The post-war years were gravy-days for the Chevrolet's line of pickup trucks. In 1947 Chevrolet introduced its line of Advanced Design pickups, which would run thru the 1954 model year. The "Advanced Design" trucks were the result of extensive interviewing of private and commercial pickup owners to find out what people did and did not want. Chevy listened, and as a result, their pickup trucks led sales for every year of the Advanced Design truck line.
Advanced Design pickups were wider and longer (eight inches and seven inches respectively) than their predecessors. Add to that additional cab length and width which finally allowed for a true three-man seat (which was fully adjustable and inclined to provide for better driver vision), and the new truck looked much larger than anything else on the market. Also, a larger windshield, bigger side and rear window glass, and optional rear-quarter windows enhanced safety by giving drivers better all-round vision.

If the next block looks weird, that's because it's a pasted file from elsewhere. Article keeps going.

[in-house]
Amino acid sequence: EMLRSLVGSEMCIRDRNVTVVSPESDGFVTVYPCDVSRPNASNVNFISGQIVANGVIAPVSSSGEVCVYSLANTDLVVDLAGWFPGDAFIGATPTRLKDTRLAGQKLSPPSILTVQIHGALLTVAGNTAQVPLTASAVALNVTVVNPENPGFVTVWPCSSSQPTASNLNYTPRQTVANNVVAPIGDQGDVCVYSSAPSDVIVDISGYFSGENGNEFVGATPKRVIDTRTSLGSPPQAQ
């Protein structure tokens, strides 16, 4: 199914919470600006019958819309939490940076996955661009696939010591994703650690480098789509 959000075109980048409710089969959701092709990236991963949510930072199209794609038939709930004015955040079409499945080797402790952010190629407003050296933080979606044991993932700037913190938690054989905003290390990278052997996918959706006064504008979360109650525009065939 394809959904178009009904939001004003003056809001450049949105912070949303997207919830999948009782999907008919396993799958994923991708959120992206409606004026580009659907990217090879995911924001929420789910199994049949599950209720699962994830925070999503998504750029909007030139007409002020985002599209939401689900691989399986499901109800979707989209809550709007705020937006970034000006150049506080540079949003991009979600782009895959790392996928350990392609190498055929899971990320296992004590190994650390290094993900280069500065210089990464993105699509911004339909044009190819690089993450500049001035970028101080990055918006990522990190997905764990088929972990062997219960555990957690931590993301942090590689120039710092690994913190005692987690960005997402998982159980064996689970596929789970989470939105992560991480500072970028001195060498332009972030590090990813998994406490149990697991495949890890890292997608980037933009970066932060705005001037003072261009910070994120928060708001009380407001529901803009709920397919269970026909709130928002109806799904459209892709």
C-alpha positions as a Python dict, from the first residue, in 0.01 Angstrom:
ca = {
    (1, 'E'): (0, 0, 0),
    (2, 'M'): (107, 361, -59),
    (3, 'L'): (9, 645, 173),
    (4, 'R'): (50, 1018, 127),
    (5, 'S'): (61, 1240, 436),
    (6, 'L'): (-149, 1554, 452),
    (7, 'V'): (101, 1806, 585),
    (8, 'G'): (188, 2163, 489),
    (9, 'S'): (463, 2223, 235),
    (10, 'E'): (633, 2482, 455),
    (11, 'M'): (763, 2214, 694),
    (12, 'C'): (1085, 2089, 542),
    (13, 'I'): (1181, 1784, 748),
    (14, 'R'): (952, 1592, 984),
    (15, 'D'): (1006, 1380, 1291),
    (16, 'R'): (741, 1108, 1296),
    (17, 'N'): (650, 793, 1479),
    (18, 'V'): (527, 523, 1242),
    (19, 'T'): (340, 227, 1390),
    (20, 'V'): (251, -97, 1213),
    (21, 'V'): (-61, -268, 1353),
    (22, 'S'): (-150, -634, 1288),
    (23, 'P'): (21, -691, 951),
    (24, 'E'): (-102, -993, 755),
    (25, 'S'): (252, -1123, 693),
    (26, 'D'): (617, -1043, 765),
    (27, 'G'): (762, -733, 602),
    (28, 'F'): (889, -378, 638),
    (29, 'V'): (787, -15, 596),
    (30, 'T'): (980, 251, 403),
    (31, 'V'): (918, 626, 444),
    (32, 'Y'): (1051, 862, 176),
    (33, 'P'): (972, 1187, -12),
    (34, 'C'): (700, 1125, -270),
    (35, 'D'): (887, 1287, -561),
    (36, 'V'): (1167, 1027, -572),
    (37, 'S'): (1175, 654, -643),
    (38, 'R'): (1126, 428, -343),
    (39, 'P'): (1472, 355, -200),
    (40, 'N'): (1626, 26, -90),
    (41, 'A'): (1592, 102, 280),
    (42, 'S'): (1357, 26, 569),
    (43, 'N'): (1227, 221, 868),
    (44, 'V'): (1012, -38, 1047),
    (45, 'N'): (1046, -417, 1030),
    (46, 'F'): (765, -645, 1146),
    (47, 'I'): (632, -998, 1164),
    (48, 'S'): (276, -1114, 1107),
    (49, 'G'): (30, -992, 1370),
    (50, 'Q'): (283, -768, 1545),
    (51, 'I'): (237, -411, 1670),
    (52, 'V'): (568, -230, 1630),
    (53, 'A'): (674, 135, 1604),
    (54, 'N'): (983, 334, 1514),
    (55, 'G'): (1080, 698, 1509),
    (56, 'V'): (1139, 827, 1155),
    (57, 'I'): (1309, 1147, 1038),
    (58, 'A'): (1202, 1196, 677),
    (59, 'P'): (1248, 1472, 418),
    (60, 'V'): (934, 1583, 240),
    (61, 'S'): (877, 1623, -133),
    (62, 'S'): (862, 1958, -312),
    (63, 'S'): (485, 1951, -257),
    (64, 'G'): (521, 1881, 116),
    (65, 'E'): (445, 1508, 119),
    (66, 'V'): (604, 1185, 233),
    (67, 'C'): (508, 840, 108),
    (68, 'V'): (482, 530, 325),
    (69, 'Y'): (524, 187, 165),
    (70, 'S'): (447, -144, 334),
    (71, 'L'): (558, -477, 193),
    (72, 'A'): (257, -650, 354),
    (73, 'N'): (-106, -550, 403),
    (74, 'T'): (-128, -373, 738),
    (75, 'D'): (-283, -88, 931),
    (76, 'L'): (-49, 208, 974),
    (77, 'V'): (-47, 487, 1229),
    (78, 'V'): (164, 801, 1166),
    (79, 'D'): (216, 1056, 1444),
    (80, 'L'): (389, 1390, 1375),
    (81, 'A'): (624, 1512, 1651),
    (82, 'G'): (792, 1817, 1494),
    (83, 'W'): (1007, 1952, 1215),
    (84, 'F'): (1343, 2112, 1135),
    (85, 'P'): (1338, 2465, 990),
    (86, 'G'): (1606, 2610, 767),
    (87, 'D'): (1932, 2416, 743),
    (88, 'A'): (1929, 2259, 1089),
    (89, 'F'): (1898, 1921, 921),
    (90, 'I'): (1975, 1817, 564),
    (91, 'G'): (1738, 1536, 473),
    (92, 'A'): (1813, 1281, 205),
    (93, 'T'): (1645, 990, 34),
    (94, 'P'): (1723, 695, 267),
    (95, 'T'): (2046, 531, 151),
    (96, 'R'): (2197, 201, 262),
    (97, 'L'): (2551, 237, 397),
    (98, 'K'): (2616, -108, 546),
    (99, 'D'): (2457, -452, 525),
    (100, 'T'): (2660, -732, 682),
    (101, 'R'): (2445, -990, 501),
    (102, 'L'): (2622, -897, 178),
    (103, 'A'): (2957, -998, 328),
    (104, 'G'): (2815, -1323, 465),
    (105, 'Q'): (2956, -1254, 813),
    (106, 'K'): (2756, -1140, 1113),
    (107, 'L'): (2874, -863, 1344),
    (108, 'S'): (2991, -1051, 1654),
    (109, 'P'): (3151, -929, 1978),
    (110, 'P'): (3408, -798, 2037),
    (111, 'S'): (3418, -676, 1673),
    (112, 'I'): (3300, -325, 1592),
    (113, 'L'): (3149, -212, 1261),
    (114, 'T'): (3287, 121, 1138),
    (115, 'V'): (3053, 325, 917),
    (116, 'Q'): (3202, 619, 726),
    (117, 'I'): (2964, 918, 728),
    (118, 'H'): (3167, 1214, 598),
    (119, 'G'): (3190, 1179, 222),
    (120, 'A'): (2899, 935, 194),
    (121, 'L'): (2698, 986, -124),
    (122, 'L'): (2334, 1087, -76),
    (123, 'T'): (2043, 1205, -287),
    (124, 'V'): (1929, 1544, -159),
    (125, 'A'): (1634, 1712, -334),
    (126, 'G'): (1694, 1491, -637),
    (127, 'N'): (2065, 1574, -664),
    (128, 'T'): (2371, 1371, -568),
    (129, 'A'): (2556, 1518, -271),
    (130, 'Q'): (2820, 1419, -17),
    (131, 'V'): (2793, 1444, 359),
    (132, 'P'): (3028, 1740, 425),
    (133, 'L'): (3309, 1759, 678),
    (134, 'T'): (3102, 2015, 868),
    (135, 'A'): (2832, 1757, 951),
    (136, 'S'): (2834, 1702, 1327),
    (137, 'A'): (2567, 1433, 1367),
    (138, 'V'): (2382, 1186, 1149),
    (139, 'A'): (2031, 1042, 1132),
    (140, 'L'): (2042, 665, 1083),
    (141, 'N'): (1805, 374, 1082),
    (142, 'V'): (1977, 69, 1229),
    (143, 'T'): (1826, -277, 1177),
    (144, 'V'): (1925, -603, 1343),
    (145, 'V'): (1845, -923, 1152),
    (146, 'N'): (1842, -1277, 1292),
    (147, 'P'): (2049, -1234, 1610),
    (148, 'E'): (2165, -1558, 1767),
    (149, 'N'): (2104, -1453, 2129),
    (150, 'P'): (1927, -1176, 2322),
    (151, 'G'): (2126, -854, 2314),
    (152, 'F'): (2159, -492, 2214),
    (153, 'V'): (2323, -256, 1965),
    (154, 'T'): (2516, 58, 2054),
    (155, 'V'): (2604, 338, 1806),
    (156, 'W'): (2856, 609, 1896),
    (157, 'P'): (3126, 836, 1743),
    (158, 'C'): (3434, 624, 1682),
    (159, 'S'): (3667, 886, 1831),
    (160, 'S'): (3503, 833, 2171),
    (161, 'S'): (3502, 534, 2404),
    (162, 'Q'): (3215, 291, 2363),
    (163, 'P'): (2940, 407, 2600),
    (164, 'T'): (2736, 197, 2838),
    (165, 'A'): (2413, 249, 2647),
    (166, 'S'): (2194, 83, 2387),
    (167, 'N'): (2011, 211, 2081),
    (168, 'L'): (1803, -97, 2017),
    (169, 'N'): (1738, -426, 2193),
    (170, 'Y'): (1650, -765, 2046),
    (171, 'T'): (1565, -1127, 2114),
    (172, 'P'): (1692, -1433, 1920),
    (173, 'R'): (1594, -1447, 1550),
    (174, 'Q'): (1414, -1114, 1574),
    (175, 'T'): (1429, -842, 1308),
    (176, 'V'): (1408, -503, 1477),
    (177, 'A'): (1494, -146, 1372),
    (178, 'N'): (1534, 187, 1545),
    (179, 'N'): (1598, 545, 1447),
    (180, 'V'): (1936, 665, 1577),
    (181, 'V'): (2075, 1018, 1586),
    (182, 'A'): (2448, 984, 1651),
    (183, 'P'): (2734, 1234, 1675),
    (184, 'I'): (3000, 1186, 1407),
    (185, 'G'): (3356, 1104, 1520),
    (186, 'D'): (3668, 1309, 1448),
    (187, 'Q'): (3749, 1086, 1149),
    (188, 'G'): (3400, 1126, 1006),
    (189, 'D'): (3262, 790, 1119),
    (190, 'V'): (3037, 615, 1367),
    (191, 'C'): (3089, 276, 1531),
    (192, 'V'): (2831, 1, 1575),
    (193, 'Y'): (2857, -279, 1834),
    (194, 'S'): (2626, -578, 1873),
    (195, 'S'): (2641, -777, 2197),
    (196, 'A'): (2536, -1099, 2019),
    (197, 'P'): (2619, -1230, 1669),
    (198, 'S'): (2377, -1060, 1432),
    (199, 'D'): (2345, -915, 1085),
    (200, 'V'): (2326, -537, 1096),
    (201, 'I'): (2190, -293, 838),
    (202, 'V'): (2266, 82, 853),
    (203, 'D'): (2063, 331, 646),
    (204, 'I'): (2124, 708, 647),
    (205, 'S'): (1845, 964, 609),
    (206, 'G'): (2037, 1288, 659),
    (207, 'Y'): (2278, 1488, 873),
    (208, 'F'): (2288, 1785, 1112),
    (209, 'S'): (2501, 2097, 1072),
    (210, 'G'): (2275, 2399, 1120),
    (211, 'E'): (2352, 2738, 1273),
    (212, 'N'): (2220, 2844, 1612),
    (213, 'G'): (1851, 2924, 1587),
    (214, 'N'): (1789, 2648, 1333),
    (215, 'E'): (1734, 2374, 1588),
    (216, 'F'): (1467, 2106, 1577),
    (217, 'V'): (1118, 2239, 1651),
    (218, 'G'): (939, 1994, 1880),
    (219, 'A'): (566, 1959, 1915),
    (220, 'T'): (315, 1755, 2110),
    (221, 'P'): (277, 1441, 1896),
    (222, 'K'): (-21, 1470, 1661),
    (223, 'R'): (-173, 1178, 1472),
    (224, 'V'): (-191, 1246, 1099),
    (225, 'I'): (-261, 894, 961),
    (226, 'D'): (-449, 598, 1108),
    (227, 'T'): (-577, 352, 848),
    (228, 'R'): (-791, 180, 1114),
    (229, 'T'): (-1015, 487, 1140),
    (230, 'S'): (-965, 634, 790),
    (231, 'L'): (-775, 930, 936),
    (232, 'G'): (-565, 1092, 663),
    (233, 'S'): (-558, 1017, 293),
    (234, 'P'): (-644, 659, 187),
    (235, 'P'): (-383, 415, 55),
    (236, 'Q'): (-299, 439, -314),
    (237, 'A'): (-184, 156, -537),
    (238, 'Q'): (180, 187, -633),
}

Other improvements included higher and wider cab doors to entry and exit easier, a fresh-air heater/defroster system, entirely welded cab's construction, a forward shifted cargo box for better load distribution, and a new 3-point suspension system to give it softer ride.
The Advanced Design Series came in three-sizes, half-, 3/4- and one-ton, with cargo boxes 78 inches, 87 inches and 108 inches long. Standard in each was a 90 horsepower, 216.5 cubic inch, Thrift Master OHV six cylinder that produced 174 ft-lb. of torque. The half and 3/4-tons came with a three speed, with a four speed optional. Only the four speed was available for the one-ton.
In 1951 the left-side cowl vent was eliminated and was replaced by door vent windows. In 1952 new push-button door handles were introduced. So, if you have vent window and no push-button door handles, you know it's a '51.